14. Hershcovici T, Poh CH, Fass OZ, Ashpole N, Akiba Y, Guillen-Rodriguez JM, Kaunitz JD, Fass R. Oesophageal sensation in response to high PCO(2) and acidic solutions in nonerosive reflux disease. Eur J Clin Invest 2012;42:195-202.
15. Gourcerol G, Wu SV, Yuan PQ, Pham H, Miampamba M, Larauche M, Sanders P, Amano T, Mulak A, Im E, Pothoulakis C, Rivier J, Taché Y, Million M. Activation of corticotropin-releasing factor receptor 2 mediates the colonic motor coping response to acute stress in rodents. Gastroenterology 2011;140:1586-1596.
16. Wang L, Martinez V, Kimura H, Taché Y. 5-Hydroxytryptophan activates colonic myenteric neurons and propulsive motor function through 5-HT4 receptors in conscious mice. Am J Physiol Gastrointest Liver Physiol 2007;292:G419-G428.
17. Kaunitz JD, Akiba Y. Duodenal carbonic anhydrase: mucosal protection, luminal chemosensing, and gastric acid disposal. Keio J Med 2006;55:96-106.
18. Million M, Taché Y, Anton P. Susceptibility of Lewis and Fischer rats to stress-induced worsening of TNB-colitis: protective role of brain CRF. Am J Physiol 1999;276:G1027-G1036.
19. Stengel A, Goebel-Stengel M, Wang L, Shaikh A, Lambrecht NW, Rivier J, Taché Y. Abdominal surgery inhibits circulating acyl ghrelin and ghrelin-O-acyltransferase levels in rats: role of the somatostatin receptor subtype 2. Am J Physiol Gastrointest Liver Physiol 2011;301:G239-G248.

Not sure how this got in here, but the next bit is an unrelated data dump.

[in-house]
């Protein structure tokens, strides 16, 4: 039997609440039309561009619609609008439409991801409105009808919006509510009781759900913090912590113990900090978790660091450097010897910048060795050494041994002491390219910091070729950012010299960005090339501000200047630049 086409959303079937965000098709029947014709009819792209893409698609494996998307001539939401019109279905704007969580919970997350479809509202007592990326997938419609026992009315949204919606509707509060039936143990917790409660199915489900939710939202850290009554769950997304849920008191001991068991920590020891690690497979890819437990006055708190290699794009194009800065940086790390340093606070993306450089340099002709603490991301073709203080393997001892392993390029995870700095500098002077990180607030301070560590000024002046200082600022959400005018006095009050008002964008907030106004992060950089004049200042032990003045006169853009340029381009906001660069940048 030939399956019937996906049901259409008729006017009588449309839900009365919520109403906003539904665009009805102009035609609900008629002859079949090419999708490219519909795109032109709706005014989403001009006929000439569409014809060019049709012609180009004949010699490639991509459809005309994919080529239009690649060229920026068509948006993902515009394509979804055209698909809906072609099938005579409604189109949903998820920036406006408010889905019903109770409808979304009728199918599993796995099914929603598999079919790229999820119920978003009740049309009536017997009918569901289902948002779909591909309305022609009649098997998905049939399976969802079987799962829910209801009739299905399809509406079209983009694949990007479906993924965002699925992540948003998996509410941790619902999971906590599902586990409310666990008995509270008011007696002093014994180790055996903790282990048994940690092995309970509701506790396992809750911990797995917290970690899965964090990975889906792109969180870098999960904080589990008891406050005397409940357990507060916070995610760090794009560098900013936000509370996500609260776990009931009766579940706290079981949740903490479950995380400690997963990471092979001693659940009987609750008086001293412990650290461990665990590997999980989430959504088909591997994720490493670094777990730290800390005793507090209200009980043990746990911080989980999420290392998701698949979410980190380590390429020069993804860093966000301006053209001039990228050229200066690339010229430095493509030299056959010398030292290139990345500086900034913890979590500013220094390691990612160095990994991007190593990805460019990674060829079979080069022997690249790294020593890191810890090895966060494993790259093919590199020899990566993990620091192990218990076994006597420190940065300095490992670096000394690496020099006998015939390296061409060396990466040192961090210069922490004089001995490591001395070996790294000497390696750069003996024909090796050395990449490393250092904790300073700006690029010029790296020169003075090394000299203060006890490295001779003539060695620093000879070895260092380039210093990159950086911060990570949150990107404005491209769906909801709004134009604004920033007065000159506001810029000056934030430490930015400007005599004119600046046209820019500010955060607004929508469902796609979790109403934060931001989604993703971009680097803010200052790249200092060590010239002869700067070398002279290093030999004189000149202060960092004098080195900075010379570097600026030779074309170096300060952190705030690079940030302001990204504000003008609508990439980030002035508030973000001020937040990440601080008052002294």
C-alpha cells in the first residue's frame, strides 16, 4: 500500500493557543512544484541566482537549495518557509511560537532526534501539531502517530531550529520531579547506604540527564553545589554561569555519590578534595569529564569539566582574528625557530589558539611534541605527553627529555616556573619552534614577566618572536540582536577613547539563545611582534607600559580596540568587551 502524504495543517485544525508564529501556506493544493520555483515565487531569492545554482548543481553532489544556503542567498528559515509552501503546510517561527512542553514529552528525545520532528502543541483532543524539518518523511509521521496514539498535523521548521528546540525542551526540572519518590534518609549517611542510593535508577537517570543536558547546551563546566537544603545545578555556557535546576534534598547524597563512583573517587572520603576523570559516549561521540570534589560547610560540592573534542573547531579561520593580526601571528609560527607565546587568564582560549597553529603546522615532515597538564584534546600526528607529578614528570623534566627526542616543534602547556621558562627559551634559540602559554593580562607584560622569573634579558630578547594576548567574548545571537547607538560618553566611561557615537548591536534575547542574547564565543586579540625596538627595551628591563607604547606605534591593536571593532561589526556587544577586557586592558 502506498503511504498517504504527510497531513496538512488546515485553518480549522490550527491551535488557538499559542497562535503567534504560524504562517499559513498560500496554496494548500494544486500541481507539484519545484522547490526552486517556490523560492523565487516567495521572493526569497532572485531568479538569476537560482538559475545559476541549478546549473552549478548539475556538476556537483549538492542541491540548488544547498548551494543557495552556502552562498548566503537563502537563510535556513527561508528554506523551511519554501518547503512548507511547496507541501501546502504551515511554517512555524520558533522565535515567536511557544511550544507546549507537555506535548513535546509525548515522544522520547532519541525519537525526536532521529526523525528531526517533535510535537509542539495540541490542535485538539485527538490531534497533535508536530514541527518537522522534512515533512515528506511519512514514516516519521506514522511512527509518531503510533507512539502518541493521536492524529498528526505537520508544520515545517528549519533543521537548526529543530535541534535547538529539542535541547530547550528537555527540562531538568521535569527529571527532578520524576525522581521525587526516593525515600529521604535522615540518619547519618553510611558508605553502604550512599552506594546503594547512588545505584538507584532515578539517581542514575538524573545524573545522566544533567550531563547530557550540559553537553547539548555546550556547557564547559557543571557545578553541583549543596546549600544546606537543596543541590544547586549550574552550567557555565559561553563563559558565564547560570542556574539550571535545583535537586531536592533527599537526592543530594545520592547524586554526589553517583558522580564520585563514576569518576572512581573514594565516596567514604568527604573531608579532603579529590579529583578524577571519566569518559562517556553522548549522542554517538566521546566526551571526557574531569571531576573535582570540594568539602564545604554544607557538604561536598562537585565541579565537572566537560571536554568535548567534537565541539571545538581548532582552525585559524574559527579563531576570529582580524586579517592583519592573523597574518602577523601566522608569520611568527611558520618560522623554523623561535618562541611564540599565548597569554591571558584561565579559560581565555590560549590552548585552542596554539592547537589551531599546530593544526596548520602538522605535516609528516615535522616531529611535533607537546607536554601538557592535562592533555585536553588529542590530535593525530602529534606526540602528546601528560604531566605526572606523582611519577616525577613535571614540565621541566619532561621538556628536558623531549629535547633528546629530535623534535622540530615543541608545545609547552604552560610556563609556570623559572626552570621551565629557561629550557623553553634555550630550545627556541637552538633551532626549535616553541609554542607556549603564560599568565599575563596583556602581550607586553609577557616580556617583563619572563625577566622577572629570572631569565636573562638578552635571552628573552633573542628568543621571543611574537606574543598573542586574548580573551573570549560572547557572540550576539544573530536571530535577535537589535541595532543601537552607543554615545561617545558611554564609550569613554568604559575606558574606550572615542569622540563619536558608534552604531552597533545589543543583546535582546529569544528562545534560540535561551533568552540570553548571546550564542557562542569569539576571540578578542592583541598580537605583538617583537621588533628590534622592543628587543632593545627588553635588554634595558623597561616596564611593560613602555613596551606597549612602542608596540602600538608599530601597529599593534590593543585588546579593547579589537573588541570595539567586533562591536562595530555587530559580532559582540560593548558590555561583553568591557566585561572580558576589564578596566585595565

20. Luckey A, Wang L, Jamieson PM, Basa NR, Million M, Czimmer J, Vale W, Taché Y. Corticotropin-releasing factor receptor 1-deficient mice do not develop postoperative gastric ileus. Gastroenterology 2003;125:654-659.
21. Bonaz B, Taché Y. Water-avoidance stress-induced c-fos expression in the rat brain and stimulation of fecal output: role of corticotropin-releasing factor. Brain Res 1994;641:21-28.
22. Larauche M, Bradesi S, Million M, McLean P, Taché Y, Mayer EA, McRoberts JA. Corticotropin-releasing factor type 1 receptors mediate the visceral hyperalgesia induced by repeated psychological stress in rats. Am J Physiol Gastrointest Liver Physiol 2008;294:G1033-G1040.
23. Martinez V, Barrachina MD, Ohning G, Taché Y. Cephalic phase of acid secretion involves activation of medullary TRH receptor subtype 1 in rats. Am J Physiol Gastrointest Liver Physiol 2002;283:G1310-G1319.
24. Million M, Wang L, Stenzel-Poore MP, Coste SC, Yuan PQ, Lamy C, Rivier J, Buffington T, Taché Y. Enhanced pelvic responses to stressors in female CRF-overexpressing mice. Am J Physiol Regul Integr Comp Physiol 2006;.292:R1429-R1438.
25. Wang L, Fleming SM, Chesselet MF, Taché Y. Abnormal colonic motility in mice overexpressing human wild-type alpha-synuclein. NeuroRep 2008;19:873-876.
26. Larauche M, Gourcerol G, Wang L, Pambukchian K, Brunnhuber S, Adelson DW, Rivier J, Million M, Taché Y. Cortagine, a CRF1 agonist, induces stresslike alterations of colonic function and visceral hypersensitivity in rodents primarily through peripheral pathways. Am J Physiol Gastrointest Liver Physiol 2009;297:G215-G227.
27. Yang H, Nyby MD, Ao Y, Chen A, Adelson DW, Smutko V, Wijesuriya J, Go VL, Tuck ML. Role of brainstem thyrotropin-releasing hormone-triggered sympathetic overactivation in cardiovascular mortality in type 2 diabetic Goto-Kakizaki rats. Hypertens Res 2012;35:157-165.
Yvette Tache, PhD,Core Director
Charalabos Pothoulakis, MD, Core Co-Director
Million Mulugeta, DVM, PhD
Core Associate Director